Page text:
After a yearlong delay, the office-sharing arm of the Life Time fitness chain is opening its third Minnesota location Friday in the former YMCA building in downtown Minneapolis.
Life Time Work's newest location, which follows sites opened in 2019 in Edina and St. Louis Park, will offer members 53,000 square feet of office space on the top three floors at 30 Ninth St. S. near Hennepin Avenue.
The downtown co-working space is Life Time's eighth nationwide.
Real estate experts say Life Time Work is expanding during a challenging time in the office-leasing industry. General office vacancy rates in downtown Minneapolis are more than 24% as of June, according to real estate services giant Cushman & Wakefield.
Co-working spaces were on the rise pre-pandemic, doubling in the past 10 years to 1.2 million square feet in Minneapolis and St. Paul by the end of 2020. But interest waned during the pandemic.
"Like the overall office market, demand for flexible office space has been challenged in the near term," said commercial services firm CBRE in its 2020 industry assessment report.
CBRE officials consider the long-term outlook more positive — tenants will eventually return to the workplace. Right now, the "when" question lingers.
Life Time Work originally planned to open in downtown Minneapolis along with five other locations across the country last year, but the spreading coronavirus forced many companies to temporarily shut down offices.
The company considered that a temporary setback. Within the next year or two it plans to open six new locations in Chicago, Arlington, Va., Beaverton, Ore., Shenandoah, Texas, and two in Georgia, officials said.
Life Time entered a quiet period last week after parent firm, Life Time Group Holdings Inc., registered for an initial public offering of stock with the Securities and Exchange Commission. Because of that, officials would not say how many members have joined its Minneapolis co-working offices or discuss projections or investment costs.
"We are just excited to be part of the revival of downtown Minneapolis," Life Time Work's Senior Director Brooks Hagen said during a tour of the newly renovated space last week.
Building developer, Ned Abdul with Swervo Development Corp. bought the seven-story and 140,000-square-foot building in 2018 for about $5 million and began extensive renovations.
Abdul took down the brick façades on the north and south sides of the building and replaced them with glass to create a spacious, airy feel.
The company expects to attract professionals and small business owners in need of flexible but high-end office space, with options that include 103 glass-enclosed private offices, access to shared lounges featuring library-style tables, banquette seating and upholstered booths and nooks.
Members can rent on a month-to-month basis and choose among three membership options, starting at $435 per month. Plans include access to all of Life Time's 150 athletic clubs and other co-working spaces.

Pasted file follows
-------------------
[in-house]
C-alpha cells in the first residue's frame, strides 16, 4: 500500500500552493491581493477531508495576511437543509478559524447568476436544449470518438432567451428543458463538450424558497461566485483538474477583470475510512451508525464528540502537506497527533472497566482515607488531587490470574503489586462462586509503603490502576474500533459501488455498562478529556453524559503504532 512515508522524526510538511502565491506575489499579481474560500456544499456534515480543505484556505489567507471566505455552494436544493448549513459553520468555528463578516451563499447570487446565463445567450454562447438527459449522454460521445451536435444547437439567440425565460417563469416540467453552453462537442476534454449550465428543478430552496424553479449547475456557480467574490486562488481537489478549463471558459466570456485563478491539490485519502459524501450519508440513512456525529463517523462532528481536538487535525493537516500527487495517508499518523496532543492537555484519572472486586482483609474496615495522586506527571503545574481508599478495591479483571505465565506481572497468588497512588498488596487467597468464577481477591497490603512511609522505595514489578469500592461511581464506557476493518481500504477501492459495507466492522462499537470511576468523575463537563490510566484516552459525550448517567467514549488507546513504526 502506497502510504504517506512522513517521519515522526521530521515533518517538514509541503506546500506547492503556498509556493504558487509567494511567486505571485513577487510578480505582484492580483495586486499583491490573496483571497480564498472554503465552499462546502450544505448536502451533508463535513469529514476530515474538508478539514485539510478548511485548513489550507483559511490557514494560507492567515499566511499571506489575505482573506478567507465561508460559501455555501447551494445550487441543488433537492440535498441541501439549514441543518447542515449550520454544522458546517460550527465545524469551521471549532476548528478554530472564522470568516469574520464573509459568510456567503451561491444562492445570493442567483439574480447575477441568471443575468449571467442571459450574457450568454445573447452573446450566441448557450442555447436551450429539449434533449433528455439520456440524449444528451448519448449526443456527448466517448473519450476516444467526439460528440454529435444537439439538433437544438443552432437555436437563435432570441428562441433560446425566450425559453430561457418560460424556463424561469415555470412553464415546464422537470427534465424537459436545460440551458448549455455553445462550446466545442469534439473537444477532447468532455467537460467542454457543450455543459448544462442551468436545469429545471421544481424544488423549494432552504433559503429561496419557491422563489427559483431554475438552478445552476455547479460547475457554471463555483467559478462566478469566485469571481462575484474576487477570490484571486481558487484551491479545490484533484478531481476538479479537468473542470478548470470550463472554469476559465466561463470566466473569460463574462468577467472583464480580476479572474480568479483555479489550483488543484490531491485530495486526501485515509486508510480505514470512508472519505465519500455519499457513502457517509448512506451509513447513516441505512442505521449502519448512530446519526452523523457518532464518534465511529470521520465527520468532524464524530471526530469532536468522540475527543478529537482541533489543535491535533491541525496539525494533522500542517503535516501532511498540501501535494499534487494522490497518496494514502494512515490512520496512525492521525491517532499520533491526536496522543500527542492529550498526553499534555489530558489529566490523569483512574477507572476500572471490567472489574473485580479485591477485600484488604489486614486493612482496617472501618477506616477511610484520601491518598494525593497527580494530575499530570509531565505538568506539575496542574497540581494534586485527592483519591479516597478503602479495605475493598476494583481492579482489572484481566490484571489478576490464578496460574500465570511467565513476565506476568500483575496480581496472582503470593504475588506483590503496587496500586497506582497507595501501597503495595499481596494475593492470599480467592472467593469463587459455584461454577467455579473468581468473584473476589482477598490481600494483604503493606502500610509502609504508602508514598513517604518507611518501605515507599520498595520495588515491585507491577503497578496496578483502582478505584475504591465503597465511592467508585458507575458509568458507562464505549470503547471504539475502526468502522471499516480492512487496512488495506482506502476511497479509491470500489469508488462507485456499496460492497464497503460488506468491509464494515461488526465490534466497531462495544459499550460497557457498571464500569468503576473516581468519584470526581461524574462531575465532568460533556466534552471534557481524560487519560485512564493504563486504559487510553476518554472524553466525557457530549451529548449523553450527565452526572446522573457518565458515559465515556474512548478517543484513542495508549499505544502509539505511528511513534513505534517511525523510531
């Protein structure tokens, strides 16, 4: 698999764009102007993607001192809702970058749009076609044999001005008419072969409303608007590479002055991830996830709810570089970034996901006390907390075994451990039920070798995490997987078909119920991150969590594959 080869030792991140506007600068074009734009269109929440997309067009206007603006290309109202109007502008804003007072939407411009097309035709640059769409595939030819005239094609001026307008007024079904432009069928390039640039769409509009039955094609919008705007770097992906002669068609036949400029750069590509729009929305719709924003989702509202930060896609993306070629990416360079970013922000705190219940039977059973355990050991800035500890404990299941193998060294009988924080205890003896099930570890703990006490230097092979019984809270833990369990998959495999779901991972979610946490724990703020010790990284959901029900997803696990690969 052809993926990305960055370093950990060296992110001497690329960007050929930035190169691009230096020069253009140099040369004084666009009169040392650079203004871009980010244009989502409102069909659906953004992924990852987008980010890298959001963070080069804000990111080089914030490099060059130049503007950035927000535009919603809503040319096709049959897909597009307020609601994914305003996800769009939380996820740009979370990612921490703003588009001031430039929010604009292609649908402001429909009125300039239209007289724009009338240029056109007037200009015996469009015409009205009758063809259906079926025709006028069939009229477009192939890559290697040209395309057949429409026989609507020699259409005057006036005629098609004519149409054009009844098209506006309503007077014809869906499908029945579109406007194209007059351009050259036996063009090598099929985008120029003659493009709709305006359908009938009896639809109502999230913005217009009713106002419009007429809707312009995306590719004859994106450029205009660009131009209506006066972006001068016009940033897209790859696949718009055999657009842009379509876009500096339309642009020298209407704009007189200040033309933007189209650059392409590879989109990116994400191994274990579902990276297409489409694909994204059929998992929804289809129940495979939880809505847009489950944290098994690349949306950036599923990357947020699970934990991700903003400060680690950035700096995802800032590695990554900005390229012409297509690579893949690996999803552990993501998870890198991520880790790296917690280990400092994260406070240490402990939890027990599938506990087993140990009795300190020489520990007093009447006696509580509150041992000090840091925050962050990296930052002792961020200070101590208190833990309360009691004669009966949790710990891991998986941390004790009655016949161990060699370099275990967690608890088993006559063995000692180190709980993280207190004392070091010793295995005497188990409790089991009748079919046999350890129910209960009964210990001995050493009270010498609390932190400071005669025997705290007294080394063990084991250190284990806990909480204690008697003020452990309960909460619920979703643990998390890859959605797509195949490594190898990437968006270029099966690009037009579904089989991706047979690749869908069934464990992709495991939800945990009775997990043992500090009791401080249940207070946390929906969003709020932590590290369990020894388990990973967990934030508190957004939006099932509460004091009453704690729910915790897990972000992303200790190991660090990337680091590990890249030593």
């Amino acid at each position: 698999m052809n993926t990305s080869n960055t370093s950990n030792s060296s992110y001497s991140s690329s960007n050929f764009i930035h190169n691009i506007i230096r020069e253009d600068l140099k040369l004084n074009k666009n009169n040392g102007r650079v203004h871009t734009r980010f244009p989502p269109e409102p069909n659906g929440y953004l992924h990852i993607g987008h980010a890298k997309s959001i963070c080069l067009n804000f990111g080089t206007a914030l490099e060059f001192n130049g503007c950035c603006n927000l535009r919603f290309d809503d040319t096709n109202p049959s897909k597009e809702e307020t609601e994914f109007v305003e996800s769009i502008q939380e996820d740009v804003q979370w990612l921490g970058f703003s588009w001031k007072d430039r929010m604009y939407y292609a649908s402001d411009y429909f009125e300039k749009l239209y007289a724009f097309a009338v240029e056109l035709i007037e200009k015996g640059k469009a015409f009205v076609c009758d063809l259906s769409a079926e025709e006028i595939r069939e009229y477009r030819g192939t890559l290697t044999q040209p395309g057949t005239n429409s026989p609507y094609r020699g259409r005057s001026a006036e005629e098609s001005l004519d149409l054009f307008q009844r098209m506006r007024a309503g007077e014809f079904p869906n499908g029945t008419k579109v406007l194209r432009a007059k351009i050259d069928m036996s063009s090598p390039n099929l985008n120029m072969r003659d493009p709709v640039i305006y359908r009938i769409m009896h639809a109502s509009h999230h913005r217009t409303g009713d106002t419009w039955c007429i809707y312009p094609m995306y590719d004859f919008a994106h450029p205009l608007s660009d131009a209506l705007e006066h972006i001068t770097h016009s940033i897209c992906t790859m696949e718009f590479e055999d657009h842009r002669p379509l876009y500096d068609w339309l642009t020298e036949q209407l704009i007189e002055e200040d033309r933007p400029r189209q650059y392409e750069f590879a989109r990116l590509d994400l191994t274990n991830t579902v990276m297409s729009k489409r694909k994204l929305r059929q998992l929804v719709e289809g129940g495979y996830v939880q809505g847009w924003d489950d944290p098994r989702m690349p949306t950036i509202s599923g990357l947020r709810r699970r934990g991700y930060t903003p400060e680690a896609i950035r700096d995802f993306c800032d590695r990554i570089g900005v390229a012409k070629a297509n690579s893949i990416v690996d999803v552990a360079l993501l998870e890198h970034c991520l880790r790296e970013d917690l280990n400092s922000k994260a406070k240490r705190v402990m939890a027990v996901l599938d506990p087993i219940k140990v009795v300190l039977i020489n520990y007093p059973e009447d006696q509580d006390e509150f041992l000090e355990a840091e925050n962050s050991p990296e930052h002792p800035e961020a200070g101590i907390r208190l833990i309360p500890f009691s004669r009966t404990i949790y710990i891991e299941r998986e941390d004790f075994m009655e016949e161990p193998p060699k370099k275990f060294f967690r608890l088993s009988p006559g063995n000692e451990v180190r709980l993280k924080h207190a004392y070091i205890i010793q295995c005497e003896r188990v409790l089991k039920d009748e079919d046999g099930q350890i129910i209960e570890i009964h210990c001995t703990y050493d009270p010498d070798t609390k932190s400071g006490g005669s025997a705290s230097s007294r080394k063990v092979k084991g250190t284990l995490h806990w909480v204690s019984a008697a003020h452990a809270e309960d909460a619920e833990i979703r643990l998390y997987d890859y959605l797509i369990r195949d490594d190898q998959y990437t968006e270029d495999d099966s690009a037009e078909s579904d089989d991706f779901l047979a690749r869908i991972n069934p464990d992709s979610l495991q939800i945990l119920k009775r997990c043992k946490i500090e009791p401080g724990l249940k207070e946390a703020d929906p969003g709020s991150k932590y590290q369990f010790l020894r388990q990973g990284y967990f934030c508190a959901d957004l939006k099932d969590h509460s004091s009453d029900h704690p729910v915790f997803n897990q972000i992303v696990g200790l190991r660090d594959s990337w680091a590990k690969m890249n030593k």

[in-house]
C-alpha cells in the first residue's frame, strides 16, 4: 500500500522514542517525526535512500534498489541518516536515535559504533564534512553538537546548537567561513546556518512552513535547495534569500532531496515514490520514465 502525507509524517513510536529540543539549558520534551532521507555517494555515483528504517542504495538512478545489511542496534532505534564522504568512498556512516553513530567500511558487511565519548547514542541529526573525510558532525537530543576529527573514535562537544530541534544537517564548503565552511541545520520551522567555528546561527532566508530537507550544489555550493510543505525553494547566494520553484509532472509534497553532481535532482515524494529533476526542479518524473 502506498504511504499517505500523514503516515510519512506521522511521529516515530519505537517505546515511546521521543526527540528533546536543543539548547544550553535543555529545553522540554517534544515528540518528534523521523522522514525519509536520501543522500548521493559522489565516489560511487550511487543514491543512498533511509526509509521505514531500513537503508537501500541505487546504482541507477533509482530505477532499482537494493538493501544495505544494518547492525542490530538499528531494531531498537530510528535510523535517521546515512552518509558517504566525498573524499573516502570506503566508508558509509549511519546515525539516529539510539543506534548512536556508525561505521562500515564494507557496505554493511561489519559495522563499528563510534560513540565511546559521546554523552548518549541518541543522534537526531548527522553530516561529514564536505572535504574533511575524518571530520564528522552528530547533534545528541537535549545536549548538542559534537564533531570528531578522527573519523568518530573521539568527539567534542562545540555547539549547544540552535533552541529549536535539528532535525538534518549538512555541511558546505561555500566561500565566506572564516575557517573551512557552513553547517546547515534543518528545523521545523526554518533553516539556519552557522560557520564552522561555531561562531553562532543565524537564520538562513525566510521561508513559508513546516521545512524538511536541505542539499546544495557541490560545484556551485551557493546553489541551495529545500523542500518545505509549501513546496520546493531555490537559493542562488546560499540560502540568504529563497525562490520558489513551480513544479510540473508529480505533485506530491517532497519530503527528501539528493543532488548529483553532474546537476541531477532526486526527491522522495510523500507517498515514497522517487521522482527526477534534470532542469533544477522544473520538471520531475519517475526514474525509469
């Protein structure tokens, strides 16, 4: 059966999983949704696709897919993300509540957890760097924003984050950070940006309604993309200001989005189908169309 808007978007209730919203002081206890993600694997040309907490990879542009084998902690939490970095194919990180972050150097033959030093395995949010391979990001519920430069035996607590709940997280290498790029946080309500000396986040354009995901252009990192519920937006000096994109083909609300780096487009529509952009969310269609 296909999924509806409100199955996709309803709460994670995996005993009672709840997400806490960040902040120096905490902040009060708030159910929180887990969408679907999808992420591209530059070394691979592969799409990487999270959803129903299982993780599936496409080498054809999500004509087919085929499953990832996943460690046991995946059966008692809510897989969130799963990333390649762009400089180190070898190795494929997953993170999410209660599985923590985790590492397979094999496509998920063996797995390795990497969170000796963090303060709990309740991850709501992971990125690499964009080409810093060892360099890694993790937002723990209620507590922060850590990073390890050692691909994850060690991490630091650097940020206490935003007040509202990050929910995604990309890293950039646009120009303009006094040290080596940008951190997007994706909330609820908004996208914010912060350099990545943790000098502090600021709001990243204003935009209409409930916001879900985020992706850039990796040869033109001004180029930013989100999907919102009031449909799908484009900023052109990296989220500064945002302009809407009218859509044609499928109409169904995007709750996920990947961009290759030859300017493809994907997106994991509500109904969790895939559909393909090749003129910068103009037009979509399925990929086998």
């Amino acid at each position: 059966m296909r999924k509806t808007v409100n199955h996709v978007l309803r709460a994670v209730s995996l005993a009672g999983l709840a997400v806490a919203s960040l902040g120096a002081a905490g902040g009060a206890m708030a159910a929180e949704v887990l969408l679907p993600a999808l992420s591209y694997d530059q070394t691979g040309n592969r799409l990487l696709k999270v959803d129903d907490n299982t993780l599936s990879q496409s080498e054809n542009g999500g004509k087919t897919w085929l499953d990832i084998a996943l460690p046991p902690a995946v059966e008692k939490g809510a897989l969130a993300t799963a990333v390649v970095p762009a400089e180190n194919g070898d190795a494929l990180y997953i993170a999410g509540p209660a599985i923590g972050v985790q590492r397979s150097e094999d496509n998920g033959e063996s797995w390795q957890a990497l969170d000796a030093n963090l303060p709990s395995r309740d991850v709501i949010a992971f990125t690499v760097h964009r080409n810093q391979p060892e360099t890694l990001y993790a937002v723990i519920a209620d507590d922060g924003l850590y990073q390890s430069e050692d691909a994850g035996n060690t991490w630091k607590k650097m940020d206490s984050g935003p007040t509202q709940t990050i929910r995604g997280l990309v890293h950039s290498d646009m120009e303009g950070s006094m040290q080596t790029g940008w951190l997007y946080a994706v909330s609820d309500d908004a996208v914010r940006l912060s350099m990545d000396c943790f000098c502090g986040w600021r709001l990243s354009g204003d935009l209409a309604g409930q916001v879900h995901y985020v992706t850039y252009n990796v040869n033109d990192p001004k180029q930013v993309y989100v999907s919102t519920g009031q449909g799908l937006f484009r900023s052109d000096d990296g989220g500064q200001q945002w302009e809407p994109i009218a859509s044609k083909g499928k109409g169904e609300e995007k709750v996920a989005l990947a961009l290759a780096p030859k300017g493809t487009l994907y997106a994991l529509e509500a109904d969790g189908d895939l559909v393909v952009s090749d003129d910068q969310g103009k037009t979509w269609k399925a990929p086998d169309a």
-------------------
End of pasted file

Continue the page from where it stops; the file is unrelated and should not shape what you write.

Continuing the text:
South Minneapolis resident Josh Peterson rented one of Life Time Work's dedicated desks because he needed a quiet place to work away from his three children, who are home-schooled. After touring Life Time's facility this summer, he became a member.
Peterson had previously rented co-working spaces inside We Work in Minneapolis' North Loop and Fueled Collective in Downtown East.
"But this one being linked to the Life Time Fitness was a massive bonus," Peterson said, as a media tour group passed through the Life Time facility. "Aesthetically, the vibe here is awesome and I love where it is situated downtown."
The recent rise in the delta variant has thrown more uncertainty into the marketplace and delayed the employee return-to-work plans of Target, Wells Fargo, U.S. Bank and hundreds of other companies.
Only about 30% to 35% of office workers have returned downtown on a regular basis, the Minneapolis Downtown Council officials estimate.
Recent national surveys by CBRE, Jones Lang LaSalle and McKinsey show that many U.S. office workers have become so used to working from home, they don't want to return to the office full time.
Life Time's Hagen believes the new hybrid remote-work trend should benefit Life Time Work because many "professionals still want to get out of the house" but don't necessarily want to trudge to their corporate offices five days a week.
Some businesses and corporations that terminated their office leases or downsized during the pandemic are also expected to become Life Time Work customers, Hagen said, noting that they can rent Life Time Work conference rooms for important meetings.
Wharton School management and human resources professor Peter Cappelli said the flexible office space has faced "a lot of internal problems" during the pandemic and faces a "lot of competition" in the years ahead.
But he thinks the industry could ultimately grow. It's more likely to appeal to the "permanently remote" worker — meaning someone who doesn't have the option of splitting their time between home and office.
In the end, flexible office space is "probably a plus because there will be more people than before who need or want a place to work other than their house. But the question is: Where?" Cappelli said.
Shared office hunters will debate whether to work in the city or the suburbs, he said: "There is a little disagreement about which is best."
Life Time Work is betting on both.